Today, customers are using so-called “green tape” media – brand new media that has never been used previously – for a larger part of their tape operations. This creates different challenges for the media, as well as the host tape device, primarily because of the higher abrasivity of green tape.

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Which All-flash Architecture do you prefer?

Good post by George Crump (thank you)

The title of this entry, “Which All-flash Architecture Do You Prefer?”, was actually a question asked on the LinkedIn group, “Storage: SAN, NAS“, a couple of days ago. It was in response to a recent post by Calvin Zito @HPStorageGuy that was also discussing the importance of good architecture design. It was a great question that I responded to right away and below is a more organized version of my response.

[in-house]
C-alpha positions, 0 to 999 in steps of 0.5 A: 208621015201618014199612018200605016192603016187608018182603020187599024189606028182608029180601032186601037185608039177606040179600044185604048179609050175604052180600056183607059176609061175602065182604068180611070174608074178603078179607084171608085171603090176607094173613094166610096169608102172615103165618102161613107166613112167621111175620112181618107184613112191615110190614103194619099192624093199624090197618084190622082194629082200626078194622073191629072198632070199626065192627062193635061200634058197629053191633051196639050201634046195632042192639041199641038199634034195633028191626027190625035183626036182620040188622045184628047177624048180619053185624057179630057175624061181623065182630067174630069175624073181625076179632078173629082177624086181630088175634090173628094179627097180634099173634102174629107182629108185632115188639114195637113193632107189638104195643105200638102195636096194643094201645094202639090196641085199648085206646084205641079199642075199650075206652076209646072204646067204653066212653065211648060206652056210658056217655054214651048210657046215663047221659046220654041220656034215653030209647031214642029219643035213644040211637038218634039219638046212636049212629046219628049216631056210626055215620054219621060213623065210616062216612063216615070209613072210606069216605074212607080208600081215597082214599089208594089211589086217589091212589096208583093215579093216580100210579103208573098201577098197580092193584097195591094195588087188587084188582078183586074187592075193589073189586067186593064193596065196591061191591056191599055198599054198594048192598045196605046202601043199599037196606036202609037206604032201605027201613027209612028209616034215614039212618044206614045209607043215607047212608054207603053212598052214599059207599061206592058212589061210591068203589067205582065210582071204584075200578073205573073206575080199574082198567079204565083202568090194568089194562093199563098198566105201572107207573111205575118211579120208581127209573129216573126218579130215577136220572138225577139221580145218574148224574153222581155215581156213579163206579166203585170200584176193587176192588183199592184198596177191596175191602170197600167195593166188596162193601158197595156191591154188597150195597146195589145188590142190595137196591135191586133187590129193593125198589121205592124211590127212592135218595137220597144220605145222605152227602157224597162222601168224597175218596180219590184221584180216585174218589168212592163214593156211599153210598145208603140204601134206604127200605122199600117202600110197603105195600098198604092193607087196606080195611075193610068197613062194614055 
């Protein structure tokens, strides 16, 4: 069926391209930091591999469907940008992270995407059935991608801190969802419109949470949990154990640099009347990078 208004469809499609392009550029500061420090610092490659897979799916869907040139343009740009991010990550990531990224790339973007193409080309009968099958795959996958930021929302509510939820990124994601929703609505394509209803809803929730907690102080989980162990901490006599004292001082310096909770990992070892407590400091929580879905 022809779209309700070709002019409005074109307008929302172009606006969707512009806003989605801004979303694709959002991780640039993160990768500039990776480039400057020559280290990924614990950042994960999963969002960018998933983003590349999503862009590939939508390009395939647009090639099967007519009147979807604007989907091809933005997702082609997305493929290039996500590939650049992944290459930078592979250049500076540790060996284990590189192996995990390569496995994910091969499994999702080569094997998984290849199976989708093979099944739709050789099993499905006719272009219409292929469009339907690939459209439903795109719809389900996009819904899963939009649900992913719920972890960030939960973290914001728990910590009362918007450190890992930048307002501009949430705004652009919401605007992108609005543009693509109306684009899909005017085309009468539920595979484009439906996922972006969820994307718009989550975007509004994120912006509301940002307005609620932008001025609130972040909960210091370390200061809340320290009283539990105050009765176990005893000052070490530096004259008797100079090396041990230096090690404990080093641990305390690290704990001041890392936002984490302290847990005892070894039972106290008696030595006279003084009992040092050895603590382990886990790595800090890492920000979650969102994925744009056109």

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DR options of VMware vSphere Data Protection (VDP)

Post by Vladan Seget (thank you)

In the past I have received few questions on VDP resiliency. Users usually like the “appliance” approach when it comes to backup software, but they want to be sure that they can take steps to get back in business if something gets wrong. Many things can happen to a VM don’t you think?

In addition, if you’re running your vCenter as a VM, I’ll also discuss an option when even if vCenter is unavailable, you can still use VDP to restore a VM from the backup repository.